There are also 20 processors of organic meat and poultry and 20 beverage processors making things like coffee, tea, beer and other drinks.
The state also had 18 ingredient companies processing things like organic spices and seasonings. There are 14 grain and bread product companies doing organic processing.
Paine said she did an on-line survey last summer of 90 of the state's organic processors and got a response from 30 processors.
"Although it's a fairly small sample, these numbers parallel the numbers in each category fairly well and provide a good snapshot of this growing industry," she said.
About one-third of the processors exclusively process their own branded product.
Nearly half, says Paine, do processing for other companies exclusively and 27 percent do both their own branded products and contract processing for others.
Paine said the companies that do contract processing for others are important for the state's budding cadre of organic producers because they provide a service that allows producers to get into organic production without having to invest in their own processing facilities, which in most cases would be cost prohibitive.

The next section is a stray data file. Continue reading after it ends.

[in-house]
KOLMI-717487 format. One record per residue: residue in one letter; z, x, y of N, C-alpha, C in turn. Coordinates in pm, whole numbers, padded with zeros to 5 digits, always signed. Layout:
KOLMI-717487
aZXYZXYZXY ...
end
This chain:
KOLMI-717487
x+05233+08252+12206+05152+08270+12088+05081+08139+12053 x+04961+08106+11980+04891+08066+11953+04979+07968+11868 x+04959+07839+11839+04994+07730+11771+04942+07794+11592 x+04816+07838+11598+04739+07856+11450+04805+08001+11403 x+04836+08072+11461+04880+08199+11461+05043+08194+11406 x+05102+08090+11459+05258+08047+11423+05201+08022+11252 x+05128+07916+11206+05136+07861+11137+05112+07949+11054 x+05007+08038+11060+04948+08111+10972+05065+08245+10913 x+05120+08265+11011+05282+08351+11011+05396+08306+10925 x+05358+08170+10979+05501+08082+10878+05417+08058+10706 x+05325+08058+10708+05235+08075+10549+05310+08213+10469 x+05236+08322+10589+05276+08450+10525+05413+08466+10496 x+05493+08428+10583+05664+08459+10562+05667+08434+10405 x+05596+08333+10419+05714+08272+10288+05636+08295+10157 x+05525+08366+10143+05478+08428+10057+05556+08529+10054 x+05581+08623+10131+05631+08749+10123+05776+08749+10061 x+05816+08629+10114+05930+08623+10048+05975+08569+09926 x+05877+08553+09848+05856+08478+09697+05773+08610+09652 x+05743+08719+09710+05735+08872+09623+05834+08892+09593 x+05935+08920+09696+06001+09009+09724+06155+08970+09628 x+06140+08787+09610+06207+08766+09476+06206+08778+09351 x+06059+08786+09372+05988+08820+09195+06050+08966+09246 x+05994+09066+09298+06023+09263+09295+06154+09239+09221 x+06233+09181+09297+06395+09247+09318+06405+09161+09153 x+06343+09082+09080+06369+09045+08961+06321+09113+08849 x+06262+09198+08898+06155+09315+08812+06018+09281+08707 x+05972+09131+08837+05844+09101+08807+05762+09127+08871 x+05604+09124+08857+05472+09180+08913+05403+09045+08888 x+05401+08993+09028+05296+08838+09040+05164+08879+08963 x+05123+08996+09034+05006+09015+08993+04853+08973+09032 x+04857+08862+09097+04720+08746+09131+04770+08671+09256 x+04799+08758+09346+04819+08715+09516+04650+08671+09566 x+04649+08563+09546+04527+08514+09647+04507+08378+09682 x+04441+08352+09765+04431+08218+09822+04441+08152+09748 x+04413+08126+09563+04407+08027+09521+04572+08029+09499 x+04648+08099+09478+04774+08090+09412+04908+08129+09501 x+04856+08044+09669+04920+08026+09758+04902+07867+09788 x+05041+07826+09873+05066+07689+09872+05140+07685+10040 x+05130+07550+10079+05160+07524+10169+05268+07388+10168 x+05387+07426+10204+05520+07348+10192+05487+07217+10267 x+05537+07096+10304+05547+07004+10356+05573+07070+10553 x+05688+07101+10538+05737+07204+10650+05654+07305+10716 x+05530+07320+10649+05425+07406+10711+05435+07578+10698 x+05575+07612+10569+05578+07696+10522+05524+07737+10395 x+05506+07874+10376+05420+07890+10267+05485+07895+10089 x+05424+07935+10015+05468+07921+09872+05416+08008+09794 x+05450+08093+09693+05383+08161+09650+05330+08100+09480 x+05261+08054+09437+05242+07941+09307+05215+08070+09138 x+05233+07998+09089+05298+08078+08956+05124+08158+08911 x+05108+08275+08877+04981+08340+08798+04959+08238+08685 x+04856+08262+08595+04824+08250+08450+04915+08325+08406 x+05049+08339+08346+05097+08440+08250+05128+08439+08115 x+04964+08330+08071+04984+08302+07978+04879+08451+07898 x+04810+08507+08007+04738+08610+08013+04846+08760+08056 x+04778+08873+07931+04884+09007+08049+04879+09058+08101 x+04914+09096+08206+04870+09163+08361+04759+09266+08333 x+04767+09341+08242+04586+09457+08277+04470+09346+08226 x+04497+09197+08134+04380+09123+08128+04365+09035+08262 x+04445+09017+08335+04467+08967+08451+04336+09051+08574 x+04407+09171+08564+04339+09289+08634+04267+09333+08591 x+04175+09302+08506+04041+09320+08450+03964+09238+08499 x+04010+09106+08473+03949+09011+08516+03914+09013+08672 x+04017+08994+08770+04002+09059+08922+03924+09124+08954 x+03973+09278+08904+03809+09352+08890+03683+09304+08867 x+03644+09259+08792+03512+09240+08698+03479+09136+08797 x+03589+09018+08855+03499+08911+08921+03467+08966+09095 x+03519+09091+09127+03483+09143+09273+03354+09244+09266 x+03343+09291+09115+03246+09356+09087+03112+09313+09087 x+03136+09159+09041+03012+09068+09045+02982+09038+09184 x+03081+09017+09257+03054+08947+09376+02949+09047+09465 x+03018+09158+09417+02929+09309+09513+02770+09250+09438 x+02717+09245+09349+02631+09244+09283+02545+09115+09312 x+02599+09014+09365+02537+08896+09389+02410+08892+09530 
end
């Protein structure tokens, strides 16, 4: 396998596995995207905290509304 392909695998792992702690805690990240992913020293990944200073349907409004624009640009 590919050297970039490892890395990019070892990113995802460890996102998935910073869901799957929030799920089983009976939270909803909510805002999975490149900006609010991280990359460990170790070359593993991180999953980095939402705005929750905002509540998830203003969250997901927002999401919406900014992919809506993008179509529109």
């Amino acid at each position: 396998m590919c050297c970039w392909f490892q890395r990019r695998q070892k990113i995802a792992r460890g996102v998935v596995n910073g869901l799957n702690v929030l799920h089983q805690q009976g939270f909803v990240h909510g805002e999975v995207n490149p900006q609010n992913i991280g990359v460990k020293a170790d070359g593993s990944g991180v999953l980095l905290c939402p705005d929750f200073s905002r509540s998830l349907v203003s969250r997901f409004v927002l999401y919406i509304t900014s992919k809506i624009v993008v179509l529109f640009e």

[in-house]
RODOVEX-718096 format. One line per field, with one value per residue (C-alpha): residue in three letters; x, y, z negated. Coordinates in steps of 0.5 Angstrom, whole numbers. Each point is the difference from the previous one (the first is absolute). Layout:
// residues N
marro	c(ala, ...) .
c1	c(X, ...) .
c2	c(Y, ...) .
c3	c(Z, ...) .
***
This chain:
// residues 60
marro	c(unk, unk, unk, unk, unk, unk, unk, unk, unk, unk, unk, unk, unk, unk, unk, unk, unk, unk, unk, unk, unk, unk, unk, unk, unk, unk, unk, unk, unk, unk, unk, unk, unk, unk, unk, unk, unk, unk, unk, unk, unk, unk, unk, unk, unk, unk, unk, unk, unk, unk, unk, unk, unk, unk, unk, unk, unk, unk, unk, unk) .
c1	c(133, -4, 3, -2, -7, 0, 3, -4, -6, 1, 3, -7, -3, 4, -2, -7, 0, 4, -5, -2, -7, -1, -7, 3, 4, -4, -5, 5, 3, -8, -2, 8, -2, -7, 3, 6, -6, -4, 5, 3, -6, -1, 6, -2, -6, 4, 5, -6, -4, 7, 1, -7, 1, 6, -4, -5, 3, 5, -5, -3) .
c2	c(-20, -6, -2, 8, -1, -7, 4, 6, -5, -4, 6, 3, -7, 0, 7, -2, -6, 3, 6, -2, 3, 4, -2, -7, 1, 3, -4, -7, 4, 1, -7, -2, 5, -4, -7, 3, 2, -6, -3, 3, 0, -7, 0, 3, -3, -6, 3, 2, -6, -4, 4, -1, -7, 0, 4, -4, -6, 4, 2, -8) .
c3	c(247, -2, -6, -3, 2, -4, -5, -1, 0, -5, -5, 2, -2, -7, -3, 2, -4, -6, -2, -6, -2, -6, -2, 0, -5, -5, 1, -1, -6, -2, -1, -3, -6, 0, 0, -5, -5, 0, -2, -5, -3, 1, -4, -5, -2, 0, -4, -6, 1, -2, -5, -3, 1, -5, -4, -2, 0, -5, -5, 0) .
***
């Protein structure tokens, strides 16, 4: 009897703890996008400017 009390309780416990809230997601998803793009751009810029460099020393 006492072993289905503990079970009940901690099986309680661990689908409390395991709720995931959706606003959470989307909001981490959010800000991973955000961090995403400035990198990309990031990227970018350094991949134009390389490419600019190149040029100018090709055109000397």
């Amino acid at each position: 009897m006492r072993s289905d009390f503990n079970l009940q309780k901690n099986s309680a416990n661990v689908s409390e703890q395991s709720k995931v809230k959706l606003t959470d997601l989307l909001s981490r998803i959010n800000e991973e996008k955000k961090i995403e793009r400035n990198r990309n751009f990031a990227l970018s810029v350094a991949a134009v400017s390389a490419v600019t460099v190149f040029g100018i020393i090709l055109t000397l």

The contract processing paves the way for new organic producers to get into the business, she said.
The survey of organic processors also asked about employment and Paine said she found that organic processors ran from gamut - from no hired employees to 1,200 workers. But the state average was 171 and the median number of employees was 72.
Many of the state's producers of organic products, she said, are established processors of conventional products that have added organic lines to their output. Sixteen of the companies in her survey said that organic products were a relatively small proportion of their sales.
Among those responding to Paine's survey, gross annual income from organic sales ranged from over $100 million to under $10,000 based on the 24 companies that gave income estimates.
Fourteen of the 30 companies in the survey had started selling organic products before the initiation of the U.S. Department of Agriculture's National Organic Program in 2002, and of those well-established companies 11 reported growth in their organic sales in the last three years.
Paine said newer, less well-established companies didn't fare as well in the sluggish economy of the last few years.
Among the organic processing businesses started since 2002, five reported growth, three reported no change in their sales and three reported decreases in organic sales.
Only one company in the survey that was launched since 2008 reported growth in organic sales, Paine said.
But, despite the economic conditions of the last few years, 19 of the 30 companies surveyed expected future growth in their organic sales.